Bulletin of the World Health Organization

Big data in global health: improving health in low- and middle-income countries

Rosemary Wyber a, Samuel Vaillancourt b, William Perry c, Priya Mannava c, Temitope Folaranmi c & Leo Anthony Celi d

a. Telethon Kids Institute, University of Western Australia, 100 Roberts Road, Subiaco, Western Australia, Australia.
b. Li Ka Shing Knowledge Institute of St Michael's Hospital, Toronto, Canada.
c. Nyes Institute, Christchurch, New Zealand.
d. Division of Health Science and Technology, Harvard-MIT, Cambridge, United States of America.

Correspondence to Rosemary Wyber (email: rosemary.wyber@telethonkids.org.au).

(Submitted: 27 March 2014 – Revised version received: 19 November 2014 – Accepted: 04 January 2015 – Published online: 30 January 2015.)

Bulletin of the World Health Organization 2015;93:203-208. doi: http://dx.doi.org/10.2471/BLT.14.139022


The delivery of health care is a complex endeavour at both individual and population levels. At the clinical level, the tailored provision of care to individuals is guided, in part, by medical history, examination, vital signs and evidence. In the 21st century these traditional tenets have been supplemented by a focus on learning, metrics and quality improvement. The collection and analysis of data of good quality are critical to improvements in the effectiveness and efficiency of health-care delivery. A substantial fraction of the waste in health-care expenditure results from not knowing what works for particular patients in particular clinical contexts. Interventions that appear effective in population-based studies are often widely implemented without any monitoring or any attempt to identify the patients more likely to benefit from – or to be harmed by – the interventions. The challenges of generating, analysing and applying clinical data are particularly acute in low- and middle-income countries. Given the sheer size of the human population and the incredible complexity of health-care delivery – with thousands of diseases and thousands of medications and interventions – the reconciliation of data-driven improvements in clinical medicine with good population health is complex. However, the recent development of new methods to collect, analyse and apply data on an unprecedented scale – the so-called big data approach – may allow the gap between health-care delivery and population health to be bridged and many health outcomes to be improved. These new methods of collecting, curating and conceptualizing numbers offer similar advantages to populations as those offered to patients by medical imaging – i.e. they offer the opportunity to see with greater precision.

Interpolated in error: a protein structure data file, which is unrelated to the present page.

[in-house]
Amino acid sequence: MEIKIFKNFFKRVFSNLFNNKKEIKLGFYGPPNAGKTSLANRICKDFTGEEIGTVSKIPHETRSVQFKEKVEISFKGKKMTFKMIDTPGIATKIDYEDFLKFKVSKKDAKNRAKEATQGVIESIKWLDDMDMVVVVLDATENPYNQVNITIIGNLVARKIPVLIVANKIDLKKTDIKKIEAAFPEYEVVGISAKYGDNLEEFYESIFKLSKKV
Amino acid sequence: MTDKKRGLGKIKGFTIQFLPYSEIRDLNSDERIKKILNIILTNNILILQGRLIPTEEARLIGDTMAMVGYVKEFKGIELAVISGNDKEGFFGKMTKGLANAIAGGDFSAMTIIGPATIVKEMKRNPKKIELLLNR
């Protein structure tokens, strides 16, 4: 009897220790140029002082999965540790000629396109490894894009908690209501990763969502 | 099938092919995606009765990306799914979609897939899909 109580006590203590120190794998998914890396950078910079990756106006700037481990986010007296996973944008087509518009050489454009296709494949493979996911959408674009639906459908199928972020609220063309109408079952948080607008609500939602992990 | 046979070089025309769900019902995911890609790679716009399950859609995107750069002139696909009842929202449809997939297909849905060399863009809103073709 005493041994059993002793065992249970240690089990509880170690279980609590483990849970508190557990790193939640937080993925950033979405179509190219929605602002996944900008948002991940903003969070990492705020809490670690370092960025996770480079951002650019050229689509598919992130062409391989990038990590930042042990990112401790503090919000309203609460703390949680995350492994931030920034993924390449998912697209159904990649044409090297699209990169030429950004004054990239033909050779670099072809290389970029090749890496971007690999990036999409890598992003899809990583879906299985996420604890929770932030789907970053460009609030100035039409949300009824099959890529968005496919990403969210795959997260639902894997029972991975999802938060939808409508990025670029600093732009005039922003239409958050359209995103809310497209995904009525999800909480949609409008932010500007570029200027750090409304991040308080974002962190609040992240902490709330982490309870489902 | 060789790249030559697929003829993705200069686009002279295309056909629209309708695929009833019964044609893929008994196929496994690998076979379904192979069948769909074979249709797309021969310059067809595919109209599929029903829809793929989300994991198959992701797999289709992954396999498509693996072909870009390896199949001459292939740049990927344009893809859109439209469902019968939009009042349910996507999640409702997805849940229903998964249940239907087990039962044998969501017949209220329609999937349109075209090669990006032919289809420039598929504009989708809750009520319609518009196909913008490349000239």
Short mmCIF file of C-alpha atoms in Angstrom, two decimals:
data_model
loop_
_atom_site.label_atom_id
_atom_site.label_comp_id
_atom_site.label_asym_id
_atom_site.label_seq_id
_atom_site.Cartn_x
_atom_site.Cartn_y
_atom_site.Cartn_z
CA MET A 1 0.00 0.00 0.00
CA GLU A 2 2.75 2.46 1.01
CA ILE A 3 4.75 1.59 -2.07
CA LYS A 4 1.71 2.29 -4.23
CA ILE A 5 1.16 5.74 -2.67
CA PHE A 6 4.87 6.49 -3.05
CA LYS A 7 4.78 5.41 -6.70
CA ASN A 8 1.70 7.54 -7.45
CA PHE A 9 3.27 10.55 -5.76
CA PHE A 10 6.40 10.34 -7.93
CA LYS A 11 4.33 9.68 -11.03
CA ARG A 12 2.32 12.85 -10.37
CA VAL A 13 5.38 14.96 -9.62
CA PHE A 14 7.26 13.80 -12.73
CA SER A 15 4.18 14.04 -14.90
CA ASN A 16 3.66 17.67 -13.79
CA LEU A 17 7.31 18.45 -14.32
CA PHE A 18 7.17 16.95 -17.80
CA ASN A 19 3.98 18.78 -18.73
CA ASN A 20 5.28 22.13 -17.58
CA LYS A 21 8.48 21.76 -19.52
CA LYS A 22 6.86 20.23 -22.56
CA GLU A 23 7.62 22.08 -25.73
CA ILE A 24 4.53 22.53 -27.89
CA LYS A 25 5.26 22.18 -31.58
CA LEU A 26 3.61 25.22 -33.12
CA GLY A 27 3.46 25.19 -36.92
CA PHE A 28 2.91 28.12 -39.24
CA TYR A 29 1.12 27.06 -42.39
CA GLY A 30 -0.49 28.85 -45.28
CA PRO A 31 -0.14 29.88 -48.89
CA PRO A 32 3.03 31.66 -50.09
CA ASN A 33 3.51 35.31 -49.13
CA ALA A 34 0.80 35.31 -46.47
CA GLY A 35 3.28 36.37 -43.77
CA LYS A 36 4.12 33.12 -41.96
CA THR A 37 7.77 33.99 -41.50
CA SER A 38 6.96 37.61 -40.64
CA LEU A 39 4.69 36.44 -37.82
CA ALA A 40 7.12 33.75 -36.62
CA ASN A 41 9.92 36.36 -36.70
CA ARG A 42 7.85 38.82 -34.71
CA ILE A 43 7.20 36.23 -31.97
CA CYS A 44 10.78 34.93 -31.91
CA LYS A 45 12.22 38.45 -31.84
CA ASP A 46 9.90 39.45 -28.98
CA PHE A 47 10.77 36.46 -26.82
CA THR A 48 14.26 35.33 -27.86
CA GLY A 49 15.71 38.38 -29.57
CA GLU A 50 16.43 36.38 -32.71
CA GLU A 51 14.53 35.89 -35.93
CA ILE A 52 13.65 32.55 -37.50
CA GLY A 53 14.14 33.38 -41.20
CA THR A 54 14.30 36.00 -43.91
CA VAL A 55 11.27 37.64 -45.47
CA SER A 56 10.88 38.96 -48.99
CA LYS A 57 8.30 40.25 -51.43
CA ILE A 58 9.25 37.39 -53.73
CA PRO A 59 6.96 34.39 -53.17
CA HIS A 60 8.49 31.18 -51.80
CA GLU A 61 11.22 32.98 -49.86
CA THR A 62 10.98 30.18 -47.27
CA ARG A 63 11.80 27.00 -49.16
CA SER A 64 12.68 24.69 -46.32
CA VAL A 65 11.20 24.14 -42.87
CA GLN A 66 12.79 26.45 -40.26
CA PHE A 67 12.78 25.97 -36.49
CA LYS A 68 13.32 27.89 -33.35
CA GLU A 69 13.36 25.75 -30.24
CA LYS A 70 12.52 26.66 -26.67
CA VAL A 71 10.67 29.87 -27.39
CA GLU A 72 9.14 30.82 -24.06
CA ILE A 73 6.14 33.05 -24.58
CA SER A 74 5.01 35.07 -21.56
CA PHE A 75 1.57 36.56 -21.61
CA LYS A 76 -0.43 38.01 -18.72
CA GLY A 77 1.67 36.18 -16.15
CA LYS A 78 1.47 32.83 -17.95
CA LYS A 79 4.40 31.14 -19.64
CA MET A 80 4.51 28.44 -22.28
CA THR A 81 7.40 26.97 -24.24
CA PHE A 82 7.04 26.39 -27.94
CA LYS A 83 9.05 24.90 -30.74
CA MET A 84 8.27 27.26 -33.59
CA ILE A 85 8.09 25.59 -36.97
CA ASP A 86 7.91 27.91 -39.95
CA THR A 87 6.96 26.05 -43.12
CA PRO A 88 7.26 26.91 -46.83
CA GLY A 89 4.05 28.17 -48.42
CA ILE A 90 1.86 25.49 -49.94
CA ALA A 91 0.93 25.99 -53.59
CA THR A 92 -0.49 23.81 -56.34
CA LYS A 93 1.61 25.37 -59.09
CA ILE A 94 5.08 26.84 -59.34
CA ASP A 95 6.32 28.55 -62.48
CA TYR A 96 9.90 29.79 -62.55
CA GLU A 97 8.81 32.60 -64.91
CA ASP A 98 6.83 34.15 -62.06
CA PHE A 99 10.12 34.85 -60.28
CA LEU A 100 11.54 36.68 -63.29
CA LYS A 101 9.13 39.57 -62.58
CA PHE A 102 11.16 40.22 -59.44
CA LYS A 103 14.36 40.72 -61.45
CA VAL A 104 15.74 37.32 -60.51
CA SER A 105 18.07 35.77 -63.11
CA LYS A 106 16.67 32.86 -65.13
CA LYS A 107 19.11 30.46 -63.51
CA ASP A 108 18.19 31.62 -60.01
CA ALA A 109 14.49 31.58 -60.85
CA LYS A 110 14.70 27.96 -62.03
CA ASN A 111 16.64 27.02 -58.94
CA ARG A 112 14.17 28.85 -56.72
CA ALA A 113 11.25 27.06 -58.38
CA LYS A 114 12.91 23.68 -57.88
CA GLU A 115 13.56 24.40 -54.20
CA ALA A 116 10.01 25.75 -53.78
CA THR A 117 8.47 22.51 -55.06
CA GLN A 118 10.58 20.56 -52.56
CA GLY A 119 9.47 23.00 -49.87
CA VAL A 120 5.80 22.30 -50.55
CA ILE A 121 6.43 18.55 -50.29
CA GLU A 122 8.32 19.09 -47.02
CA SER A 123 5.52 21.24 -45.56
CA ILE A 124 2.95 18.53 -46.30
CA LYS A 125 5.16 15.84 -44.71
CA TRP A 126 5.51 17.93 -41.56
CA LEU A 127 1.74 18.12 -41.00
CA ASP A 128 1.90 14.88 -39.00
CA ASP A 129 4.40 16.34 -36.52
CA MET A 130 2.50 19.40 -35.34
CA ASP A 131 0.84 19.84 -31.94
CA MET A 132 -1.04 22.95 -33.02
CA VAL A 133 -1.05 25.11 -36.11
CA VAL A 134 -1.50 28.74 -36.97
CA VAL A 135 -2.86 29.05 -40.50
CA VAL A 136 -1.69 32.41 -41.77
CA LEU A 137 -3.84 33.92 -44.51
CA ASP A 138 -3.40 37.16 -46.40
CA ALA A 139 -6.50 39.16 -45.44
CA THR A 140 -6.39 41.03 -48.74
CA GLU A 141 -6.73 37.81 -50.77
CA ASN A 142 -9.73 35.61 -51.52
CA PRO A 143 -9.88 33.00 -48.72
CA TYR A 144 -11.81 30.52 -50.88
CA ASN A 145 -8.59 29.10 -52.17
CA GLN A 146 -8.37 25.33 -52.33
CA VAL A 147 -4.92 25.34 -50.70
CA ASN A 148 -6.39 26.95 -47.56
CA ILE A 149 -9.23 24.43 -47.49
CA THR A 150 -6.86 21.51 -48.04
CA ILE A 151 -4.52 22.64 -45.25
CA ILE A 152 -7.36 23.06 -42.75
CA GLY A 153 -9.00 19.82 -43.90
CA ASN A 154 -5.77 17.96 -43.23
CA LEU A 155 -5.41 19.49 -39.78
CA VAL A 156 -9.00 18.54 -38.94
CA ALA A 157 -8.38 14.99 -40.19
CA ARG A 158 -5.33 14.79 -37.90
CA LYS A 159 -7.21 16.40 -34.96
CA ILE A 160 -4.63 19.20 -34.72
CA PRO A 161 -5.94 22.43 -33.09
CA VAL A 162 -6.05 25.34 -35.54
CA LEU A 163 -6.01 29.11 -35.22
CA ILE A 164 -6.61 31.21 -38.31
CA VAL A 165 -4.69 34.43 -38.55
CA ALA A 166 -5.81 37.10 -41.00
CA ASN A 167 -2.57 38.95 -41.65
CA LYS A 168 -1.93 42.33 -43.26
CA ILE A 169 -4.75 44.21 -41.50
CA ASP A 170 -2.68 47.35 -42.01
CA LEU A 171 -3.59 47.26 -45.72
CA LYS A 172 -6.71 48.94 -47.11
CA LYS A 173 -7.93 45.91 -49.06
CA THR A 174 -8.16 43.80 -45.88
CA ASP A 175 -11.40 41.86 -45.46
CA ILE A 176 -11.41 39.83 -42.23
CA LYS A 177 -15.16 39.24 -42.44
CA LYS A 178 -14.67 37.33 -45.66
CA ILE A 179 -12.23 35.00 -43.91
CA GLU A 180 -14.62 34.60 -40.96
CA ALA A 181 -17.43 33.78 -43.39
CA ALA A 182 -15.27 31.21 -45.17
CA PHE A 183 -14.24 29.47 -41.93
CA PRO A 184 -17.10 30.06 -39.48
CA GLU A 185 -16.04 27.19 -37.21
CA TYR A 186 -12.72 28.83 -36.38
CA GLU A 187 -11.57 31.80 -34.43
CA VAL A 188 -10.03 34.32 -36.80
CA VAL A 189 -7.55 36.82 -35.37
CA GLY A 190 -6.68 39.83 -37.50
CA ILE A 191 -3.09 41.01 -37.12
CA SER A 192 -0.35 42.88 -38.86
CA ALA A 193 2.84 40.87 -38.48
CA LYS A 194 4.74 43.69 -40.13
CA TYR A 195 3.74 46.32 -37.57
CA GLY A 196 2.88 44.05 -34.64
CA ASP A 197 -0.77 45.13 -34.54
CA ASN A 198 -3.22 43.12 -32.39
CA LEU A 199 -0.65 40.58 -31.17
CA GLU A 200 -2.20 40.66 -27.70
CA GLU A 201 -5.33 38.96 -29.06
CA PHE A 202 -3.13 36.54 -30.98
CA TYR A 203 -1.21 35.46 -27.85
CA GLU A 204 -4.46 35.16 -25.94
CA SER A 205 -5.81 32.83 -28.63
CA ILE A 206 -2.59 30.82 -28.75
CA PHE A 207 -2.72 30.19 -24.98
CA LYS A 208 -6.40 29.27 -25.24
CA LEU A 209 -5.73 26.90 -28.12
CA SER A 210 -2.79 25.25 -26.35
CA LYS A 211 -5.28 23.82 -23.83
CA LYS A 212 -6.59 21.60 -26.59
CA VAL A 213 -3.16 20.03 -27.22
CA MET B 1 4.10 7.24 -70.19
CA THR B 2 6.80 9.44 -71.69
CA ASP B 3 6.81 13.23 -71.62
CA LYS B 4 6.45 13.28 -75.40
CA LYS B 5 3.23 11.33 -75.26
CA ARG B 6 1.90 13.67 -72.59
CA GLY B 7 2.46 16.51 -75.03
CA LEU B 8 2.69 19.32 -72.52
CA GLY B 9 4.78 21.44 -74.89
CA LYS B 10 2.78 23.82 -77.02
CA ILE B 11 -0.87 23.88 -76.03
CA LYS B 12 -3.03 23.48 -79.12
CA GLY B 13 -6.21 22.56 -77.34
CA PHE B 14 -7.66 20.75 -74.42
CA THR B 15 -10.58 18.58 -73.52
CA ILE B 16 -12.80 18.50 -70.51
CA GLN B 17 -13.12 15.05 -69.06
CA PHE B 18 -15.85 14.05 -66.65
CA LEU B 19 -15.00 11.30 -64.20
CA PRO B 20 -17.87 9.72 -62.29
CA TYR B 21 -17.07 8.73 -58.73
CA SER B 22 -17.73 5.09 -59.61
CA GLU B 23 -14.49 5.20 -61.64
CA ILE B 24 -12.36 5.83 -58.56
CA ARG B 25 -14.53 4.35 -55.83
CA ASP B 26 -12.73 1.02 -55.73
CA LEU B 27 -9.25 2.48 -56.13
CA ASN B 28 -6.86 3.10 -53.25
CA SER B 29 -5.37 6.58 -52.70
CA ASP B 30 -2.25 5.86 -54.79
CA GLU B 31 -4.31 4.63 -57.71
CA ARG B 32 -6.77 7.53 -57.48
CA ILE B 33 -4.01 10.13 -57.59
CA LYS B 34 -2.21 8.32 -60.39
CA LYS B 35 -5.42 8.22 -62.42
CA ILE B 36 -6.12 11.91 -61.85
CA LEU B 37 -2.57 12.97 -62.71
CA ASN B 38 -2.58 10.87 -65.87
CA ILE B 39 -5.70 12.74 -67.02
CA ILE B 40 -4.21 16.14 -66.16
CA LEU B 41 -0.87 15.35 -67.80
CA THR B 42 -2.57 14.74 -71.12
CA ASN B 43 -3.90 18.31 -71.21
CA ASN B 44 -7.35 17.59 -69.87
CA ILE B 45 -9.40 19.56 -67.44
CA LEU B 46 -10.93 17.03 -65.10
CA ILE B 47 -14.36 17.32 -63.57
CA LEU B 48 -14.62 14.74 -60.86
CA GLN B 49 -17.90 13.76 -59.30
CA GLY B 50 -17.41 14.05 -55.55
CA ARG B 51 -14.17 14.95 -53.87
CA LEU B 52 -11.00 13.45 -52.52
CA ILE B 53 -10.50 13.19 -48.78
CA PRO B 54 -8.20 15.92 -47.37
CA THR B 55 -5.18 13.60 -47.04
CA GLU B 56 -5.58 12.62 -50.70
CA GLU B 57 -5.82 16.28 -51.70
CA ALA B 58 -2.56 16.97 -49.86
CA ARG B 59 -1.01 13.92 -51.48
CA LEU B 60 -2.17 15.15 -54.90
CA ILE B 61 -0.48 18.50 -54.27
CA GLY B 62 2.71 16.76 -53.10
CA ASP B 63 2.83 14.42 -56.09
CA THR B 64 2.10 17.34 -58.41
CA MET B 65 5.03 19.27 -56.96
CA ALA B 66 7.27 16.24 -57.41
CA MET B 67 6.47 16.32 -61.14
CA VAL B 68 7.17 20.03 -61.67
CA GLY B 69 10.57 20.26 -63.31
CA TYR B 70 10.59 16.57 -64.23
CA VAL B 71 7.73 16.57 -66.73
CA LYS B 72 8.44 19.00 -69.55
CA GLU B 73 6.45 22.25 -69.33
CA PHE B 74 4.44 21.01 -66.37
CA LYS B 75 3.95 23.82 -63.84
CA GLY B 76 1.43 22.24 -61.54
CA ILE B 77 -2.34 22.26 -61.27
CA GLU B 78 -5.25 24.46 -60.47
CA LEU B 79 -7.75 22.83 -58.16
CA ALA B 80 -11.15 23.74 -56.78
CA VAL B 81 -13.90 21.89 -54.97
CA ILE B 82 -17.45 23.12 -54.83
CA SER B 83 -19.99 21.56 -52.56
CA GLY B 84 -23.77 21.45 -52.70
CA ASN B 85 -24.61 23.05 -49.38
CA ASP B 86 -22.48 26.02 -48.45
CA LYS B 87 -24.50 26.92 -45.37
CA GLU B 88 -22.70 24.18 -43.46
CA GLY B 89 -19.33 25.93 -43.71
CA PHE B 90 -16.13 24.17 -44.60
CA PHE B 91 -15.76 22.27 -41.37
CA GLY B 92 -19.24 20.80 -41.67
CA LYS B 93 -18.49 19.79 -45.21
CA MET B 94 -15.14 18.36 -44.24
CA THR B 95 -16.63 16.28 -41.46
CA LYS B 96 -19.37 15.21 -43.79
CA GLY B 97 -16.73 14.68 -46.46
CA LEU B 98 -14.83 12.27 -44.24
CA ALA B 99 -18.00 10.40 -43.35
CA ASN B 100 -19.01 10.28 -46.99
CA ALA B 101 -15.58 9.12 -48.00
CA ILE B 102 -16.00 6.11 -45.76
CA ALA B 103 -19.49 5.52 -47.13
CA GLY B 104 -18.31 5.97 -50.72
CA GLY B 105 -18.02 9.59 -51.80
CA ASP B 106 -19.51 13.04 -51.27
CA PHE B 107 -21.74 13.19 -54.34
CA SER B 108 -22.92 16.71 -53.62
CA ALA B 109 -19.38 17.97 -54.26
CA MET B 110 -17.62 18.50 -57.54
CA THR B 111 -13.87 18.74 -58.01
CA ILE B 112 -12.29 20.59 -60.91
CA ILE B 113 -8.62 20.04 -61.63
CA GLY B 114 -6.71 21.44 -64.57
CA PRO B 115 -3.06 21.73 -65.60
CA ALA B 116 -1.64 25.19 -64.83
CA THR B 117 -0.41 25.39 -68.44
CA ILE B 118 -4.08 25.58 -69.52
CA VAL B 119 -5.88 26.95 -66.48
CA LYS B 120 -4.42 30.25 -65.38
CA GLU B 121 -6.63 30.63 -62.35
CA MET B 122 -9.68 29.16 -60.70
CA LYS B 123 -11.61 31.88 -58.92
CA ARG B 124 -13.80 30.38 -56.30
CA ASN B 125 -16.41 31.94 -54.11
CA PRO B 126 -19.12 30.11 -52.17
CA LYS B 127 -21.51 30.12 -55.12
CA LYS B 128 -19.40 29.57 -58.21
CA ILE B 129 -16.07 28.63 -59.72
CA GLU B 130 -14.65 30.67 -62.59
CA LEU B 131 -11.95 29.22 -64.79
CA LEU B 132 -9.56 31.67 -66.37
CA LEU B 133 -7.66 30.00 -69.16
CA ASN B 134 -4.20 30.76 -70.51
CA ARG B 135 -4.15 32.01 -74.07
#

In many fields, over recent decades, the generation and use of data have rapidly expanded and new data applications have been developed. However, although there has been a concurrent increase in the production of data in the health sector, there has been little corresponding change in the use of such data to improve health care.1 Some proof-of-concept applications have been created for – and enthusiastically received by – health professionals but, so far, they have resulted in very few tangible, system-wide data initiatives. In this article we explore some current and potential applications of big data to public health and health-care delivery in low- and middle-income countries. We searched the PubMed and Embase databases and the grey literature for relevant articles and checked the references of selected articles for other sources of relevant information. We explored the benefits, risks and opportunities for big data in health and made recommendations for the use of big data in the delivery of health-care services in low- and middle-income countries. The multiple applications of big data to genomics and life sciences have been widely reviewed elsewhere and are not addressed in this article.